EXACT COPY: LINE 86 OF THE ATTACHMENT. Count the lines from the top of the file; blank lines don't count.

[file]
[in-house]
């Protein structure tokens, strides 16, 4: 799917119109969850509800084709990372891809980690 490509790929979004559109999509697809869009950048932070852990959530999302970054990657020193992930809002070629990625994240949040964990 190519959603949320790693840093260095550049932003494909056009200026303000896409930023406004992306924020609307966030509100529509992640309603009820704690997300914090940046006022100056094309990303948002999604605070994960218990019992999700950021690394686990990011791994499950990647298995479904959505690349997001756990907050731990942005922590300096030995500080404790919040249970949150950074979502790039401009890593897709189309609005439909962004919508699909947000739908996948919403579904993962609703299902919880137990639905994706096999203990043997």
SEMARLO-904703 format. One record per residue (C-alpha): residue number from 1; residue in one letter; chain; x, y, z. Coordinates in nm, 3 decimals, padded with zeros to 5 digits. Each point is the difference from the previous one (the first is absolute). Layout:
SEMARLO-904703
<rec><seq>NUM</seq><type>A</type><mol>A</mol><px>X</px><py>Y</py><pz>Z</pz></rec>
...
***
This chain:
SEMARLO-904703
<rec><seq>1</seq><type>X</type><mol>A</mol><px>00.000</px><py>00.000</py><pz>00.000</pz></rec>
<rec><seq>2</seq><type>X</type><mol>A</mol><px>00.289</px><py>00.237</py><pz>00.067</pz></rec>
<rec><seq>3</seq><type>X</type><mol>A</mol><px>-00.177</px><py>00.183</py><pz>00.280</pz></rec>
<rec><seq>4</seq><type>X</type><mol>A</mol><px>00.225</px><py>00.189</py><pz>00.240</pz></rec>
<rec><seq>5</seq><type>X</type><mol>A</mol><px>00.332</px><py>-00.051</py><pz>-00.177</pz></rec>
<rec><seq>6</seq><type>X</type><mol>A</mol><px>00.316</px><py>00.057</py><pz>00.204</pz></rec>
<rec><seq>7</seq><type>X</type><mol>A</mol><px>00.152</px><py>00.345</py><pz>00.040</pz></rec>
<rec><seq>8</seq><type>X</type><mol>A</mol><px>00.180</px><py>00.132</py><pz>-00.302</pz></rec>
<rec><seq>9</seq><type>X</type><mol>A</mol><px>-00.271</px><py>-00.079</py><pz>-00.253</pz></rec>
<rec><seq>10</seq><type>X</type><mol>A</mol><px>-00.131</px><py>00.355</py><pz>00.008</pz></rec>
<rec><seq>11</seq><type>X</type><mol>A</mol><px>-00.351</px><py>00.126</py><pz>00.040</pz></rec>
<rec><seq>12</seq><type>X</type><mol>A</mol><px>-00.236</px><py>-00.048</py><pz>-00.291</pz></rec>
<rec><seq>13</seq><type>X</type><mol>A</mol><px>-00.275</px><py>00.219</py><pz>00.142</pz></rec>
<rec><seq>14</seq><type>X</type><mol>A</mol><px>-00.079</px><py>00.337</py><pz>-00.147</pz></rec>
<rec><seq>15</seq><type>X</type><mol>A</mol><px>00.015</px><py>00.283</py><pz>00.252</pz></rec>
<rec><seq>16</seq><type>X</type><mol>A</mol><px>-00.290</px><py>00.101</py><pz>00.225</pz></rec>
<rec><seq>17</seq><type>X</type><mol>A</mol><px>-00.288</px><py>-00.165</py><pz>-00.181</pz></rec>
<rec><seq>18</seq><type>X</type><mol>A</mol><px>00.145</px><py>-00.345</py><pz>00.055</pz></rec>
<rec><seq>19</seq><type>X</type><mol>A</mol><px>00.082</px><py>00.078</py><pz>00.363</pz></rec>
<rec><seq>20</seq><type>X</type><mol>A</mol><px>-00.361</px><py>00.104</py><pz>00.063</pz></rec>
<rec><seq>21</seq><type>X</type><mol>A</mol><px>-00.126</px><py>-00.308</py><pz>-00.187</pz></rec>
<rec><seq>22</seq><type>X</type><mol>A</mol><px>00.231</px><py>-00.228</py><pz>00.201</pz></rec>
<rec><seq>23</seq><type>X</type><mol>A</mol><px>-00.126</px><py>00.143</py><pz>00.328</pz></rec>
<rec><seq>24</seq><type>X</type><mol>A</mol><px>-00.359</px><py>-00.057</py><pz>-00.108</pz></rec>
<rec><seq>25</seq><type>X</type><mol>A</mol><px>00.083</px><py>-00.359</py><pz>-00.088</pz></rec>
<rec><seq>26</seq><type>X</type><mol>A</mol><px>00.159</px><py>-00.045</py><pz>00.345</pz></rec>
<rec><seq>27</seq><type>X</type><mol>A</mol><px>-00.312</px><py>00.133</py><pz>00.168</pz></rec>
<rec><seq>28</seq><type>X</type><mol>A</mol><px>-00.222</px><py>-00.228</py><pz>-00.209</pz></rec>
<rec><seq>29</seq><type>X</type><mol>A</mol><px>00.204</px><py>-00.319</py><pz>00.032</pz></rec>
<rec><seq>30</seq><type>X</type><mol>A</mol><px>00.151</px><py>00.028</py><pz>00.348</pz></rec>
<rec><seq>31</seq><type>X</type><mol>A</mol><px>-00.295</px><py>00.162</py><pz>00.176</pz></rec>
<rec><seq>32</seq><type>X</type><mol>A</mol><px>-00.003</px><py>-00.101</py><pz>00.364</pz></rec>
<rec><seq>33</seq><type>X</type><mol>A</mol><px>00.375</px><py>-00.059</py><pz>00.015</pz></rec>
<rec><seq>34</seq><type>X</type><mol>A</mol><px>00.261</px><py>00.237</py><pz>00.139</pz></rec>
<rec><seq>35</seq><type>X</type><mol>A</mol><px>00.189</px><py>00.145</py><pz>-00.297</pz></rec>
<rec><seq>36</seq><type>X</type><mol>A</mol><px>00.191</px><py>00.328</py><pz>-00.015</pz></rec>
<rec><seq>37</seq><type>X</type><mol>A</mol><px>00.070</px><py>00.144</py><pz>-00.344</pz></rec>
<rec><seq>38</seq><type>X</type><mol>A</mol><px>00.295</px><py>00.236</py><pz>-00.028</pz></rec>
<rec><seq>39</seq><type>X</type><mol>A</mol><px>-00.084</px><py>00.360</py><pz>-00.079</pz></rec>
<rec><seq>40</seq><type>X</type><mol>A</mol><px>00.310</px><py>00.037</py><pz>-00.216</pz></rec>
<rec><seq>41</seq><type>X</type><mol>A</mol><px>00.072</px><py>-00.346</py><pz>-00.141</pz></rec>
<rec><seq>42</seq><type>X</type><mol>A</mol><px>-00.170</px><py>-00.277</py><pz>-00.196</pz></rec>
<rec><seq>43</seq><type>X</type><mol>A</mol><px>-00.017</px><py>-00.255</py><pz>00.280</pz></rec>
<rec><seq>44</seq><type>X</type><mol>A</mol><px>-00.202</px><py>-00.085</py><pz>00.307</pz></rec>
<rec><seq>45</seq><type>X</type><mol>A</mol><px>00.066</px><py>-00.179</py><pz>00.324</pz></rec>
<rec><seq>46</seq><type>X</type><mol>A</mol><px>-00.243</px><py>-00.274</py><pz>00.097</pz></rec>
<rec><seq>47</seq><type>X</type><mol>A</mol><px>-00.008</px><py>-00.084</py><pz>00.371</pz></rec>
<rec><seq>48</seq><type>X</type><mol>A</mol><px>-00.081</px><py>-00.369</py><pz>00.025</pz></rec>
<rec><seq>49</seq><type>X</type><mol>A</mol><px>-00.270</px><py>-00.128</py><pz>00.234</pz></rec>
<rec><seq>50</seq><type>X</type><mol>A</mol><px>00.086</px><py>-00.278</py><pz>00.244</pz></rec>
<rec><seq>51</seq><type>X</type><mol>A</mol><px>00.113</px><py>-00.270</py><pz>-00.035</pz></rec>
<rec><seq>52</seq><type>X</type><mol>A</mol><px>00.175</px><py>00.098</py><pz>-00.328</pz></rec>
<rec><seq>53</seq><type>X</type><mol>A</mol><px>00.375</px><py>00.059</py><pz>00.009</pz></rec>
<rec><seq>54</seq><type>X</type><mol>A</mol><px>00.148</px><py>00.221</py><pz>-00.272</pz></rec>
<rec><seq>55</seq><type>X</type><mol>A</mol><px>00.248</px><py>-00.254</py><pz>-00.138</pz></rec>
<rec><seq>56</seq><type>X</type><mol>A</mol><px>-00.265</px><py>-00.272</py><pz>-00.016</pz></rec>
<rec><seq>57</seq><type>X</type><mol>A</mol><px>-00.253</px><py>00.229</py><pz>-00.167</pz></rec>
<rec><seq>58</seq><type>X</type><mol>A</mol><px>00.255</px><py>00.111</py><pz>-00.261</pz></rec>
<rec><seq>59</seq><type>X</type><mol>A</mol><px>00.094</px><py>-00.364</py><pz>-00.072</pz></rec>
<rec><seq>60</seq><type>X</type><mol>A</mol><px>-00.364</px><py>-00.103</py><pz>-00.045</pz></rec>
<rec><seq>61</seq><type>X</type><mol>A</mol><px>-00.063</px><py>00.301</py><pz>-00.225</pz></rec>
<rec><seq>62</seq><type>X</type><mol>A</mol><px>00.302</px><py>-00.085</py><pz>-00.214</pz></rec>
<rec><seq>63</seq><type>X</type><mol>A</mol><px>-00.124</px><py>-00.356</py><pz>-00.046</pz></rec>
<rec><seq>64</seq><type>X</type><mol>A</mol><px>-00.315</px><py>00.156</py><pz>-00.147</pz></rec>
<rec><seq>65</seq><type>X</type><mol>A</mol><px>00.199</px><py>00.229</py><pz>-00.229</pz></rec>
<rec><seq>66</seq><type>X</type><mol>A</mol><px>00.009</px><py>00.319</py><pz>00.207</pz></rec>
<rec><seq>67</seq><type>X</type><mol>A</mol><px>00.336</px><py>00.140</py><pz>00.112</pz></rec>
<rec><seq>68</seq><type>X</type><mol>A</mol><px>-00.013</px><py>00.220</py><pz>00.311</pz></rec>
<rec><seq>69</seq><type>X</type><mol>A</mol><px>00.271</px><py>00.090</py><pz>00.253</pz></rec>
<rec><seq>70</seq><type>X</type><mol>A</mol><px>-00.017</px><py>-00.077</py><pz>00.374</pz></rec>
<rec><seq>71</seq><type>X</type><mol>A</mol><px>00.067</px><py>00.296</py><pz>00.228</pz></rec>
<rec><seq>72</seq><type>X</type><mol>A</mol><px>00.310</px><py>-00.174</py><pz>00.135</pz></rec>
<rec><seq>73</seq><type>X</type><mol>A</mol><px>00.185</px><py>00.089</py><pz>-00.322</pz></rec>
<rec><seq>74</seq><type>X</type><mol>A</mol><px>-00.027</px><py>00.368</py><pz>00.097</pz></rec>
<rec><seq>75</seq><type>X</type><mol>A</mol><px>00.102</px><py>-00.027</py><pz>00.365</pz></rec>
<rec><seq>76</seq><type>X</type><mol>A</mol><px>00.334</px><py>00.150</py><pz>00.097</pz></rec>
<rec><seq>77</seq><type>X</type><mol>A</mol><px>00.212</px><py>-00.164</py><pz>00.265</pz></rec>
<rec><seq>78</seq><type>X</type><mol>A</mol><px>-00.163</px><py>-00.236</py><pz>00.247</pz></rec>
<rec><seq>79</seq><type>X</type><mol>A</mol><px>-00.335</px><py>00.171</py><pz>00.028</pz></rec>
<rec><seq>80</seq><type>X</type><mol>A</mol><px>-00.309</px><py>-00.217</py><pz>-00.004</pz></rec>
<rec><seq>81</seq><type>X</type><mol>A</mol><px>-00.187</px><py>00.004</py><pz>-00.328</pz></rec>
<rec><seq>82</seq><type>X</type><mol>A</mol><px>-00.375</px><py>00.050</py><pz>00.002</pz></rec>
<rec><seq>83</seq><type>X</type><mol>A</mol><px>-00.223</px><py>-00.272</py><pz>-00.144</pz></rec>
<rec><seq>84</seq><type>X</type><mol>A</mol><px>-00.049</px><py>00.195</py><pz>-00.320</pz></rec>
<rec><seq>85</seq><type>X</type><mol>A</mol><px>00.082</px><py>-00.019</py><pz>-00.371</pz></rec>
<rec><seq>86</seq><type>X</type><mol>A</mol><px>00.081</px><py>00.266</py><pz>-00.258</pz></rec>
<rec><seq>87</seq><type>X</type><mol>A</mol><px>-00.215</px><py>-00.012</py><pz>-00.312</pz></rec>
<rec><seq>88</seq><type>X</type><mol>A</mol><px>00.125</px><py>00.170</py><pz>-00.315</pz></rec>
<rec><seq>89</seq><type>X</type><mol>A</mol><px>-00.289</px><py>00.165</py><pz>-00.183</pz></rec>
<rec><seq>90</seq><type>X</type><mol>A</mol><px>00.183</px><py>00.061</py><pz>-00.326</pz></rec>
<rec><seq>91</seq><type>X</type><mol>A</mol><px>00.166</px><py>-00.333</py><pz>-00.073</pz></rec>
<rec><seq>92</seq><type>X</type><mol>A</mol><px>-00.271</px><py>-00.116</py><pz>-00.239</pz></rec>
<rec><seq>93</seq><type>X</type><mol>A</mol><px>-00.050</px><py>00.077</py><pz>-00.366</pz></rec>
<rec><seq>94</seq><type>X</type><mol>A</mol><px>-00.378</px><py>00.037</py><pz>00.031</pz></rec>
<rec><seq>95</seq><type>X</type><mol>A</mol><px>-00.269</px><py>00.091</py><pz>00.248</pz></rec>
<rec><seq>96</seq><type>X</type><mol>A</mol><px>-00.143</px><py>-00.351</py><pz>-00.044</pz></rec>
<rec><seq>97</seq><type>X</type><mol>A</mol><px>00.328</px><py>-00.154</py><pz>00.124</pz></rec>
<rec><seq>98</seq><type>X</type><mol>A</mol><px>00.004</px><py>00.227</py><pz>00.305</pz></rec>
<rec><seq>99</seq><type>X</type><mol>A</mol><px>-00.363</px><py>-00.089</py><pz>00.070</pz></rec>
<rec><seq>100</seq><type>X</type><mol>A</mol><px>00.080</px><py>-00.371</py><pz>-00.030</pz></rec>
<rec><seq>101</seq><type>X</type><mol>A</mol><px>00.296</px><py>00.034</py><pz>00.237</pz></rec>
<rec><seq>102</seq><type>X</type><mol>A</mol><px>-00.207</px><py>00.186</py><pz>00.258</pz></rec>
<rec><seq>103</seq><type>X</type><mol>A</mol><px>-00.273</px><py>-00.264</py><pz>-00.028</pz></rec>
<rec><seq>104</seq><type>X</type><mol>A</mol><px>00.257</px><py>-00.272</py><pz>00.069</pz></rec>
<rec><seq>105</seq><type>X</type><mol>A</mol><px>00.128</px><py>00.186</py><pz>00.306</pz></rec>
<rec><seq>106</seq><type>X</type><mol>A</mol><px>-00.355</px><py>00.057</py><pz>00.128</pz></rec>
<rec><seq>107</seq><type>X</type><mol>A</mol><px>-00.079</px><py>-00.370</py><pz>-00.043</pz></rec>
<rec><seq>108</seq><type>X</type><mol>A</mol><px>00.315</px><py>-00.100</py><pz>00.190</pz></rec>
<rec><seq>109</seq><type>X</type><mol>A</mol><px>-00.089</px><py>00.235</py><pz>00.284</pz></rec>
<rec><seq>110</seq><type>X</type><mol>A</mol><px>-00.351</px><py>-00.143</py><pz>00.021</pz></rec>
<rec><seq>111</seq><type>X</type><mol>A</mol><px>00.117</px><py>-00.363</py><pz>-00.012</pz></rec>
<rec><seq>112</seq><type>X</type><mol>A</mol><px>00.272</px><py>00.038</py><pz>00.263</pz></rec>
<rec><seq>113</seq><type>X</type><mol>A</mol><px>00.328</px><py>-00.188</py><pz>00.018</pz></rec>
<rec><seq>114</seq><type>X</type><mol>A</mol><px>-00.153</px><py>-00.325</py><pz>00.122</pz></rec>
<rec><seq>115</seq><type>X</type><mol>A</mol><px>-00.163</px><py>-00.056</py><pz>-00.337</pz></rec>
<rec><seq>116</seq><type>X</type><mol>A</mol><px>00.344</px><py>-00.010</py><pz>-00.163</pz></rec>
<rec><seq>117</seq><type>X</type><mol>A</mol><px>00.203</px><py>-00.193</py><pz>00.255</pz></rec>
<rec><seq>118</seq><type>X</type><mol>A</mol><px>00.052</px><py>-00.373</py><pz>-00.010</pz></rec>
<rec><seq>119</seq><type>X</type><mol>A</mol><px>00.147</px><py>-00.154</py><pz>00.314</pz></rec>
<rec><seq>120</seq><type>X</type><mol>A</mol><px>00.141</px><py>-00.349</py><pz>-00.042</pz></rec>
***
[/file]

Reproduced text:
<rec><seq>77</seq><type>X</type><mol>A</mol><px>00.212</px><py>-00.164</py><pz>00.265</pz></rec>